Jamaica's Usain Bolt is a natural athlete, but even he needs a workout
designed to maximize his fitness. Here, left, runs to setting a new World
Record in Berlin on Thursday, Aug. 20, 2009. Right is United States' Wallace
Spearmon. (AP Photo/Herbert Knosowski)
The fastest man on earth, Usain Bolt, turns 23 on August 21, 2009 and yes, he has always been fast.
His mother jokes that he was born a week and a half late. "The only time in his life he was slow."
- See slides of Usain Bolt
- Read why the World Athletic Championships turned out to be so inspirational
It's up to the running writers to discuss the amazing aerodynamic feat of this 6'6" superman and what makes him a superb runner (he covers the 100m with 40-41 strides compared to competitors 45-48, for instance).
But purely from a fitness point of view, the story is just as fascinating:
2 minute and 5 minute videos - UPDATE: SORRY -THESE VIDEOS WERE REMOVED FROM YOUTUBE - another has been substituted showing him winning the 2009 World Record
- Running wasn't his first love (cricket was)
- His coaches and trainers have always had to focus him on expanding his energy to a wider, more athletic workout than just running
- Though he goes to the gym daily, he told David Letterman (see video below) that he "didn't really" enjoy the weight work -- bench press and squats -- that are so important to his overall routine.
- He lives life at a whirlwind pace that shows he is - after all - a young man who has a life, as well as a gift. Runners World gives us the backstory that after the Letterman interview, Bolt, spent the night out dancing, returning to his hotel at 7 a.m. in time to change for Live with Regis and Kelly.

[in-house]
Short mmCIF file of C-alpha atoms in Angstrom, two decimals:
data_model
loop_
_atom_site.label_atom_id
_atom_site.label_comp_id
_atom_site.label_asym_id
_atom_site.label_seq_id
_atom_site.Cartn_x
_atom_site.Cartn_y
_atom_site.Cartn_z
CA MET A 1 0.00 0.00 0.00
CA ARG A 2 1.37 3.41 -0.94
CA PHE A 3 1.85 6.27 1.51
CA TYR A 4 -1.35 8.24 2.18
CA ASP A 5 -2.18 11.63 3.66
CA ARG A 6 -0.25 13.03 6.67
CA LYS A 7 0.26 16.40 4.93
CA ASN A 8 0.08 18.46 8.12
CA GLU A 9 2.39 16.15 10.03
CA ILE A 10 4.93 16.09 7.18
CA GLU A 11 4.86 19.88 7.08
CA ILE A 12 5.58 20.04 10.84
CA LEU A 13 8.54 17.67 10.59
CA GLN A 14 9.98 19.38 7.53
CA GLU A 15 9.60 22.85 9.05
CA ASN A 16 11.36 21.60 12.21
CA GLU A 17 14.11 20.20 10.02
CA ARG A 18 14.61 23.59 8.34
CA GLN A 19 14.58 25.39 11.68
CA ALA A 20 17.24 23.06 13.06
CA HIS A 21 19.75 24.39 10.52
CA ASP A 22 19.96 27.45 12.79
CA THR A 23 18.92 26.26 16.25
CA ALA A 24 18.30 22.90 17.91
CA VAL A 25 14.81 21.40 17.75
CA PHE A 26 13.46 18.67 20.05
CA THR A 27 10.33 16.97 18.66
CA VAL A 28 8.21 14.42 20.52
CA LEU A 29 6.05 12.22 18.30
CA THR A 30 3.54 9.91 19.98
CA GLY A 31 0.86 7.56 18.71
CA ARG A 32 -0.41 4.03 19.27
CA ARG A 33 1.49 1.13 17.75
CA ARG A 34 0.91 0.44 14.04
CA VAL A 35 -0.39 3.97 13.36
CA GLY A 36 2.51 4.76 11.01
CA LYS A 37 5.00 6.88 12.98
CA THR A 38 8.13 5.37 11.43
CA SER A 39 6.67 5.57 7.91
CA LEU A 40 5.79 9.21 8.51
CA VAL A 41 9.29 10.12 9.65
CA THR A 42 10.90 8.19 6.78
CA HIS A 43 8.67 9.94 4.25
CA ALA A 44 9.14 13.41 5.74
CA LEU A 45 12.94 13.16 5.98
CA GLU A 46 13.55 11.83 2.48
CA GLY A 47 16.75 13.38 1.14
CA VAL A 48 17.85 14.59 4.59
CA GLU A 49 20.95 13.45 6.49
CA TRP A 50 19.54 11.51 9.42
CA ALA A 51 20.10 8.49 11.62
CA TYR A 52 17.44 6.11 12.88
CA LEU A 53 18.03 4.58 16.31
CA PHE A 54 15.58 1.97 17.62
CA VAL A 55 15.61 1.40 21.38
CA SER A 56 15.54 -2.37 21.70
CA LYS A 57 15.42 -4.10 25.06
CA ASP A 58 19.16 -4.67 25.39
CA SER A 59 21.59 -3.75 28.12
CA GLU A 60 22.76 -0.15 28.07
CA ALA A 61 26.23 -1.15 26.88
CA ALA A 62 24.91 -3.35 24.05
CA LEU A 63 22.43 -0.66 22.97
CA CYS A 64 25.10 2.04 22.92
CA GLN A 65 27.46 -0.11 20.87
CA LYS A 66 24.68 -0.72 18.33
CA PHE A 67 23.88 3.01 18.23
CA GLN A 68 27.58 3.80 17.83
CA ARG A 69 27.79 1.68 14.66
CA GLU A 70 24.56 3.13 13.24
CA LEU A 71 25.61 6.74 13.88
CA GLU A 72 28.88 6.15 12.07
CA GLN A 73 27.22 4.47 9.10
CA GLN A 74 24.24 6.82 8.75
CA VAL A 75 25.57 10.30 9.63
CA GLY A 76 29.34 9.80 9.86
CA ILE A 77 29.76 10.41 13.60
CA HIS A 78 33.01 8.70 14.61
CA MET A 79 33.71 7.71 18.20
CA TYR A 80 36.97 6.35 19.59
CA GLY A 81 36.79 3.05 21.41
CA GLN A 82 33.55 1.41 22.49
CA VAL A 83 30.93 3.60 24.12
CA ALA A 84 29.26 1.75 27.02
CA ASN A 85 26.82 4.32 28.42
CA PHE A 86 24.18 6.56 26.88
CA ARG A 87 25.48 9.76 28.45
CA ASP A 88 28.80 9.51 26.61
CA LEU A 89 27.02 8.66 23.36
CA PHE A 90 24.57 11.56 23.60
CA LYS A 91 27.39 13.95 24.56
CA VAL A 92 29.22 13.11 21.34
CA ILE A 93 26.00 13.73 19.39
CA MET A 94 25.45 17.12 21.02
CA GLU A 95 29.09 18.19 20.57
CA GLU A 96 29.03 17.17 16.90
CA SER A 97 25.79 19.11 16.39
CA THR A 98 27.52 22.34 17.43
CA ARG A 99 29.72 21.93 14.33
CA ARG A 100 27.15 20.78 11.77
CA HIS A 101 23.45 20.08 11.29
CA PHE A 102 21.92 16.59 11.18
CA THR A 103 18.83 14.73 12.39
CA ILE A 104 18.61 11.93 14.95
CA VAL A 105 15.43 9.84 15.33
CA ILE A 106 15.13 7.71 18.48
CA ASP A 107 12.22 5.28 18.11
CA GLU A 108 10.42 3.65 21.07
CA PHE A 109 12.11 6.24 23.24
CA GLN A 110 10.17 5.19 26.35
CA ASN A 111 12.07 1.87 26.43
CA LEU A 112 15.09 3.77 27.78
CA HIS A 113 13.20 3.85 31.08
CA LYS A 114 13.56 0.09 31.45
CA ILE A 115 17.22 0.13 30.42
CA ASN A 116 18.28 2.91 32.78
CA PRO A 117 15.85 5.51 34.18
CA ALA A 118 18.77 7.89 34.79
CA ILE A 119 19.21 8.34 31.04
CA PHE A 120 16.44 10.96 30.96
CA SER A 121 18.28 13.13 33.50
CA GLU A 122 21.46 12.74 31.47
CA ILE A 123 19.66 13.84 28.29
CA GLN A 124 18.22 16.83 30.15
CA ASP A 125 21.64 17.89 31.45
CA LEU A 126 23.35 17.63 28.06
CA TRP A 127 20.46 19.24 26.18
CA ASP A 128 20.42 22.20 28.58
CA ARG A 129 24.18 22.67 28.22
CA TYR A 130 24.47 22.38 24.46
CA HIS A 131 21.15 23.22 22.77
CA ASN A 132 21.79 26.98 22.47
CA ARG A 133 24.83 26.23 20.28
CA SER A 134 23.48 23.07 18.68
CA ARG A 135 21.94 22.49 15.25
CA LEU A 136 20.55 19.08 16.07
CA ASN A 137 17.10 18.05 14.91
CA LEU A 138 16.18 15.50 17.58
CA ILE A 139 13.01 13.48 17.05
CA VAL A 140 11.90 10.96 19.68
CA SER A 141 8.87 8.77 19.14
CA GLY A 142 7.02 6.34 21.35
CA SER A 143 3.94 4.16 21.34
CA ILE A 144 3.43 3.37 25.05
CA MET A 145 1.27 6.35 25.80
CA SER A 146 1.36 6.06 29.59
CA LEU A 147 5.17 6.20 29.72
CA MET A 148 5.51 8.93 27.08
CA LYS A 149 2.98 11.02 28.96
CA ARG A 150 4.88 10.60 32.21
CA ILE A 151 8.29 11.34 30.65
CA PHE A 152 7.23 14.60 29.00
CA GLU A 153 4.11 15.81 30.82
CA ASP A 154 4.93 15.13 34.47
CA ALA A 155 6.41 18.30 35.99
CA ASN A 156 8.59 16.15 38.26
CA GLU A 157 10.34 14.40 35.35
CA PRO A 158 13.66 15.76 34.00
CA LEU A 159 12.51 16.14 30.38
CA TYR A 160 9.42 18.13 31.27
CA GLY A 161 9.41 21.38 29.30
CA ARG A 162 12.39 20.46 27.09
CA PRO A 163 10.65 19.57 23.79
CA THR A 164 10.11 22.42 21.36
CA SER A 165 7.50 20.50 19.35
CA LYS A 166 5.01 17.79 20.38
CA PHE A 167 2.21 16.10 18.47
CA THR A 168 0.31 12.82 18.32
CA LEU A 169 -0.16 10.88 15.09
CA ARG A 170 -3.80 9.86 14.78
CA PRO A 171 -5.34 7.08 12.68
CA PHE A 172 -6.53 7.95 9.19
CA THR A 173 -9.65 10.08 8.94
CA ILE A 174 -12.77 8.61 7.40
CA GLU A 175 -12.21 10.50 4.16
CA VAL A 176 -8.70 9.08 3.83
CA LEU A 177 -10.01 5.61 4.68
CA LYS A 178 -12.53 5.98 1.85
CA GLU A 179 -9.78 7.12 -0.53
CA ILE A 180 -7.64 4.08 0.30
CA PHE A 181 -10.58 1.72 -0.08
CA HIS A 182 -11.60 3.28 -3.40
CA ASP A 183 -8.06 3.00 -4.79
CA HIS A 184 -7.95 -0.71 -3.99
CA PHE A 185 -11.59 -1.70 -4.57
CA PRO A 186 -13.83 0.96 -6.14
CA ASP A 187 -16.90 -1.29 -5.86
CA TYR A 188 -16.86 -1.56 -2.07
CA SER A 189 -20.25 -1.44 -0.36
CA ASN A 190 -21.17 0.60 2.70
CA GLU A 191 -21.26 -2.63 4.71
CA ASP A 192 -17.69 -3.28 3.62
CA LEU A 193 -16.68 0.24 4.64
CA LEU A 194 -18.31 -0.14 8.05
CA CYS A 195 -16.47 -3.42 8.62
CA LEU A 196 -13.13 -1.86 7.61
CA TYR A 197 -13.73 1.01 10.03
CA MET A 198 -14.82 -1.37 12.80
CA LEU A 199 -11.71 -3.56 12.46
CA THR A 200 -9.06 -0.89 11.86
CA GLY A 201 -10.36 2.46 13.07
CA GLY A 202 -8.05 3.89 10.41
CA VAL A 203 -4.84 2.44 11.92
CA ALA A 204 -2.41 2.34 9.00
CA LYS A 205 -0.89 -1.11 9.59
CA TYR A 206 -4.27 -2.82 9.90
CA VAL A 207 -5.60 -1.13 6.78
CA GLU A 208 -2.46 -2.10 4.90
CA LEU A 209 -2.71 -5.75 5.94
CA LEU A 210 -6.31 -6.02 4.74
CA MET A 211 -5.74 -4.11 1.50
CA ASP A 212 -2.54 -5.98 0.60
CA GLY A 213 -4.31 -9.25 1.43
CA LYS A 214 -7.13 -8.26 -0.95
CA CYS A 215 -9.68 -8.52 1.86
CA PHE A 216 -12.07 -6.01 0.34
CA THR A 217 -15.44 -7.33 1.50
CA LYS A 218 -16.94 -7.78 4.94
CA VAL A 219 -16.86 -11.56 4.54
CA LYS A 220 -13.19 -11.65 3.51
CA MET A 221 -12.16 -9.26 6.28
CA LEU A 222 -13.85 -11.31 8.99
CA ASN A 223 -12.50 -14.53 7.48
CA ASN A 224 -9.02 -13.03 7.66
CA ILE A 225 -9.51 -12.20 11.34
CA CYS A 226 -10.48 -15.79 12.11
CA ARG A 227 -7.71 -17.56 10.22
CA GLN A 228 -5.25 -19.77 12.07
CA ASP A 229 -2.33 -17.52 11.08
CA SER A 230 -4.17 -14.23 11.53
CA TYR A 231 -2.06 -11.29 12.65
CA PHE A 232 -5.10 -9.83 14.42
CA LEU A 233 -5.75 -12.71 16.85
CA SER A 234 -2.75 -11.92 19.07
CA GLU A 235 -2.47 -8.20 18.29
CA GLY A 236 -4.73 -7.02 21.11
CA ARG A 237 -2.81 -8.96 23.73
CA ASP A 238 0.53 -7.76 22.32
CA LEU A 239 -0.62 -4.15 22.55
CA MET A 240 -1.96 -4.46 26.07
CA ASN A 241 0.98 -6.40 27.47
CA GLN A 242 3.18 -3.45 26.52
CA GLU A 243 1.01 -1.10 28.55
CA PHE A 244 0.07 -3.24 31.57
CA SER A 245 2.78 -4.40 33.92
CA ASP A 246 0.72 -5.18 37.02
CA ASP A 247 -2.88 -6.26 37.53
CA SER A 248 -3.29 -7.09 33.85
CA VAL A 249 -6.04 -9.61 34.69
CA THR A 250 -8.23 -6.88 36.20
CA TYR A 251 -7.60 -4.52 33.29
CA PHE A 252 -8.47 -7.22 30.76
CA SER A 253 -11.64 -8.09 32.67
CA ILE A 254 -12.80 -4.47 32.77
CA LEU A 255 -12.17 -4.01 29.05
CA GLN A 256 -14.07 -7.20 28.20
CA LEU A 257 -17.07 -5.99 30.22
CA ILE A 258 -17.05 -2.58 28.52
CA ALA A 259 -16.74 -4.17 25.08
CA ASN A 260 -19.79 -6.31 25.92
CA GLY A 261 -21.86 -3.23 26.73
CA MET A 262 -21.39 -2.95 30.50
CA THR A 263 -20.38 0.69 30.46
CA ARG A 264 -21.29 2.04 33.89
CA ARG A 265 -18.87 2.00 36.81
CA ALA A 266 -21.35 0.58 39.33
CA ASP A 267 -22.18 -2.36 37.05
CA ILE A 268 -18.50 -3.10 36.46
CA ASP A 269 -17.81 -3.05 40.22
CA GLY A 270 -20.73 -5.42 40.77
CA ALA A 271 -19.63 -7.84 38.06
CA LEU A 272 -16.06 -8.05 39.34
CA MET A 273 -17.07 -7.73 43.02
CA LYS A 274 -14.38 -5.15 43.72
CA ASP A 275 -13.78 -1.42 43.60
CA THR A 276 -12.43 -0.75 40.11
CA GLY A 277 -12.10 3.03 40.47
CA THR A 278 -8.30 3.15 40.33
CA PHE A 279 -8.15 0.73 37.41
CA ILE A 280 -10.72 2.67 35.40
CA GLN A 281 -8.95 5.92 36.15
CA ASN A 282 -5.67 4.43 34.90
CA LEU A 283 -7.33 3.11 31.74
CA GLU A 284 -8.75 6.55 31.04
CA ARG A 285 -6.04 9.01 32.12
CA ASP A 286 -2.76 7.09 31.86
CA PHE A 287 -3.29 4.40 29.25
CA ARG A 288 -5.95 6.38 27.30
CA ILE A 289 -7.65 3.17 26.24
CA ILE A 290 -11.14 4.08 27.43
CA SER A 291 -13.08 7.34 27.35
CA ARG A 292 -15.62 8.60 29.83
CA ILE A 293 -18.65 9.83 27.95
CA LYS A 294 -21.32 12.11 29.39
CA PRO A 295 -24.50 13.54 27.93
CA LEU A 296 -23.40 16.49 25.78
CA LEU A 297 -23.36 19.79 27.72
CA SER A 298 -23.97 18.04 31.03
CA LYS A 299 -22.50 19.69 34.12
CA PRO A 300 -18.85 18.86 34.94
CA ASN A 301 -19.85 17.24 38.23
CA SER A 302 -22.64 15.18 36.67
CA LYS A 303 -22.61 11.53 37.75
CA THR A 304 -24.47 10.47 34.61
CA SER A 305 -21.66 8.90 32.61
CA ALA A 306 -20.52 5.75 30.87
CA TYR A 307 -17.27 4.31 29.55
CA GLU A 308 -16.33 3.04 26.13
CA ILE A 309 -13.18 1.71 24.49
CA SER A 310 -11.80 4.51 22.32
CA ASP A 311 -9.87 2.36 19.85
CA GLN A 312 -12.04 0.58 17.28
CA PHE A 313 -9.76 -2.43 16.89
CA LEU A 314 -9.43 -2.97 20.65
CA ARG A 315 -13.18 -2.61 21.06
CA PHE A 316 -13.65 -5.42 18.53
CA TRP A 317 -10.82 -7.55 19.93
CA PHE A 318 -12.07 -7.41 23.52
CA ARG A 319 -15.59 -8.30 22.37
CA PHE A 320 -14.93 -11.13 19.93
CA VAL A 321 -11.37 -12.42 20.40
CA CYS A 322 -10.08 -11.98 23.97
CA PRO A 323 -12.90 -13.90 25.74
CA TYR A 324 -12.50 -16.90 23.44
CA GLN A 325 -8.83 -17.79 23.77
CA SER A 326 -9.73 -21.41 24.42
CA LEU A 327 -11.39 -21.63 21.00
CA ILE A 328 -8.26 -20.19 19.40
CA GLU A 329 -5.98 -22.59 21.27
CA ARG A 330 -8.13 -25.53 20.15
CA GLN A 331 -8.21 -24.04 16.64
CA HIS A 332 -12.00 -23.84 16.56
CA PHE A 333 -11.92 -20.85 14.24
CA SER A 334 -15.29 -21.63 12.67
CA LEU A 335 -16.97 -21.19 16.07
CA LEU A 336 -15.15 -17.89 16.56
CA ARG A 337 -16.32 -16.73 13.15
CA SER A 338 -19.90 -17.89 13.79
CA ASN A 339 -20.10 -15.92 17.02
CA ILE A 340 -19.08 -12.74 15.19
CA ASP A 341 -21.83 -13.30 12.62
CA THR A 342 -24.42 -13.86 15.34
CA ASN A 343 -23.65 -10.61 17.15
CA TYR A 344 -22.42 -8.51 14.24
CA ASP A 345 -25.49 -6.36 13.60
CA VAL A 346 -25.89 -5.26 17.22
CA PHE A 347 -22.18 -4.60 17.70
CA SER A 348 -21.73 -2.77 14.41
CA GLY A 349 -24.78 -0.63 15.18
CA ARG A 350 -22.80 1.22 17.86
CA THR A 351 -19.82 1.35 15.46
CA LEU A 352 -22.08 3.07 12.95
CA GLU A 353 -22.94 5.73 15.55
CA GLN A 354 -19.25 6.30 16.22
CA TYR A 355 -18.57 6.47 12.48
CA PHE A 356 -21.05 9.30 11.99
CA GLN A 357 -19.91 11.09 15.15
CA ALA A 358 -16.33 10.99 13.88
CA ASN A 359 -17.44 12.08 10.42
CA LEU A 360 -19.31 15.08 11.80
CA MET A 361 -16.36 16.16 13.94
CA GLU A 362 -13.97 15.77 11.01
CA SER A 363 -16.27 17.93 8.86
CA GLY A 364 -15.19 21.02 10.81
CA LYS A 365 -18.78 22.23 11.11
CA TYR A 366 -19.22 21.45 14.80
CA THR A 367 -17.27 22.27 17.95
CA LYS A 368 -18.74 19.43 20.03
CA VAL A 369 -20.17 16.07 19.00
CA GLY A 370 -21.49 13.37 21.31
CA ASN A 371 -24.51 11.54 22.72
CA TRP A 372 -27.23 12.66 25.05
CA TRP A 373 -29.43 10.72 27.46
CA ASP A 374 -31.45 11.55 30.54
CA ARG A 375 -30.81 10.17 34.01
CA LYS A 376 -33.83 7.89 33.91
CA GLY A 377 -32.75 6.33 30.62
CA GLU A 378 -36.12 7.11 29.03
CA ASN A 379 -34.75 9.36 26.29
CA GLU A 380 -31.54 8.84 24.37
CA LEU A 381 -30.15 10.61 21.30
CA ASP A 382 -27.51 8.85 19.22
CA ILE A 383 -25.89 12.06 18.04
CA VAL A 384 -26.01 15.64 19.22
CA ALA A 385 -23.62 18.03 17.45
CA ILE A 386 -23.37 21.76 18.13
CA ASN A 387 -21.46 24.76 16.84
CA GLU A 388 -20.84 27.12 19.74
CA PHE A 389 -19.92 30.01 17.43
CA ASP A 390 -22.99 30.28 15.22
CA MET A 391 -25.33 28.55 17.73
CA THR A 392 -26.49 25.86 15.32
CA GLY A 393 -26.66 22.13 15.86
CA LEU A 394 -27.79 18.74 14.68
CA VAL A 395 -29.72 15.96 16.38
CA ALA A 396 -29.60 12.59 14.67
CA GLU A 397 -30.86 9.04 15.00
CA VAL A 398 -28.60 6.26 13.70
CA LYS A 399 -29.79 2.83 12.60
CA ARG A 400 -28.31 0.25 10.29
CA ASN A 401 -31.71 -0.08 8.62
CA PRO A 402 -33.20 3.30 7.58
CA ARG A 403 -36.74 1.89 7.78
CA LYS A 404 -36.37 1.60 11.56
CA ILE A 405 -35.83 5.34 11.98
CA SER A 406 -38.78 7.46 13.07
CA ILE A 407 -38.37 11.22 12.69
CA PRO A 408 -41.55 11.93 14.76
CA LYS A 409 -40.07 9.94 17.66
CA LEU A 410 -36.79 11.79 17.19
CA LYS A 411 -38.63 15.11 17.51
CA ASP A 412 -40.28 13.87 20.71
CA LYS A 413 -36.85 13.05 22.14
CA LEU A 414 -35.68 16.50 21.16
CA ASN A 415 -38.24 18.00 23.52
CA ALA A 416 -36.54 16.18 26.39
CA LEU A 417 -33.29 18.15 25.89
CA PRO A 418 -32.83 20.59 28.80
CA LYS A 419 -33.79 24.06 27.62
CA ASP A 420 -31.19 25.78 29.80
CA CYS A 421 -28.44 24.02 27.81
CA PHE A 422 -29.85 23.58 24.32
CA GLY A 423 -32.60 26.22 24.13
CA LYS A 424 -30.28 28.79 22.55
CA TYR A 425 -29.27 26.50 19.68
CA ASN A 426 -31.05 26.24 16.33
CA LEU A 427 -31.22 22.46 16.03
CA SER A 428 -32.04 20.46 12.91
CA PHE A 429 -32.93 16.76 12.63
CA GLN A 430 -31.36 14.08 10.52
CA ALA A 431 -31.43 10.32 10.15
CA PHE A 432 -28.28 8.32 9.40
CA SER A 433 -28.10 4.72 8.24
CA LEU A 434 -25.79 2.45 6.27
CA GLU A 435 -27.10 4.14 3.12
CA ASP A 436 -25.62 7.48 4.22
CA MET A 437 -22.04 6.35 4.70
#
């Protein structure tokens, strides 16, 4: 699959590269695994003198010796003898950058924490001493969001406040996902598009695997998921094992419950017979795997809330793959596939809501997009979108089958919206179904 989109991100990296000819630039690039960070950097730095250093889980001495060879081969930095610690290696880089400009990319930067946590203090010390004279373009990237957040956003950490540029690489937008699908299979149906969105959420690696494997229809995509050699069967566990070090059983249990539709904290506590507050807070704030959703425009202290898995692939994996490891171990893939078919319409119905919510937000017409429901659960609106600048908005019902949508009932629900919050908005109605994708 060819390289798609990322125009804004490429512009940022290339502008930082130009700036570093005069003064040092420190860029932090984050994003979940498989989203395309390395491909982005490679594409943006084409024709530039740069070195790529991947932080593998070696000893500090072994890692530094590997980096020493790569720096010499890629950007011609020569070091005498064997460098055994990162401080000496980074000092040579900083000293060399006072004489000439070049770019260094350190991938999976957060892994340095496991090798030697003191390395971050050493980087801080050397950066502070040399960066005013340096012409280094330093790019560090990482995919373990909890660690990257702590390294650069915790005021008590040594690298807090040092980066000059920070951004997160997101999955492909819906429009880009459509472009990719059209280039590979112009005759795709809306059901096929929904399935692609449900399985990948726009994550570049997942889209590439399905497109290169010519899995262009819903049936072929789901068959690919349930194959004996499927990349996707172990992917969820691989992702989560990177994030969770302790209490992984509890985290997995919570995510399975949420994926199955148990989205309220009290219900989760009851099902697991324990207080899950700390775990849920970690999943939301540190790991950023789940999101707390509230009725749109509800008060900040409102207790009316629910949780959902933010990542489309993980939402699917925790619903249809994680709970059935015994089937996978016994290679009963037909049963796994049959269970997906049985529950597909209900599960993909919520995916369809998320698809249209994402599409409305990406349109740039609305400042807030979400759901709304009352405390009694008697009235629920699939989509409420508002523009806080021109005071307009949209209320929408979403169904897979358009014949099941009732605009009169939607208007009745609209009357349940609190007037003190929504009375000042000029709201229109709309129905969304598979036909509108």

What does it take for a gifted person to become a champion? Bolt is a perfect example of what we've seen in the past 5-8 years in all sports: a much greater emphasis on cross-training.
In 2006, his manager Norman Peart said that flexibility training was added to the mix, both before and after Bolt's workouts to help "keep him race sharp for a full season."
Now, his workouts also include plyometric and weight training,
Motley Health (also a plyometric workout link on their site) says that typically, core exercises for improving performance over 100m and 200m are:
- Weighted Lunges with heavy dumbbells
- Weighted Squats
- Bunny Hops / box jumps
- Frog Leaps
His coaches, including those at his high school in Jamaica, have always urged Bolt to focus on improving his athletic abilities. The lesson fell on immature ears for the most part, and though his prominence rose, he was plagued by injuries, enamored with fast food and having fun, and relied too heavily on his natural abilities.
According to an interview with the Independent, Bolt gives Glen Mills, who joined him in 2005, much of the credit for developing his talent.
(A very intelligent 1-hour conversation with Mills and Bolt on the Art & Science of Coaching is available at SpeedEndurance.com)
Under Mills, Bolt decided to try to accomplish his full potential, which is where the flexibility training, plyometrics and weight training comes in play along with his running and balance training.
He trains six days a week, and spends an hour a day in the gym, primarily on weight work.
Bolt told Men's Fitness, "As a sprinter, you don't want bulk, but you try to build your muscles,"
What next for this amazing man? It's really the moment to enjoy it all.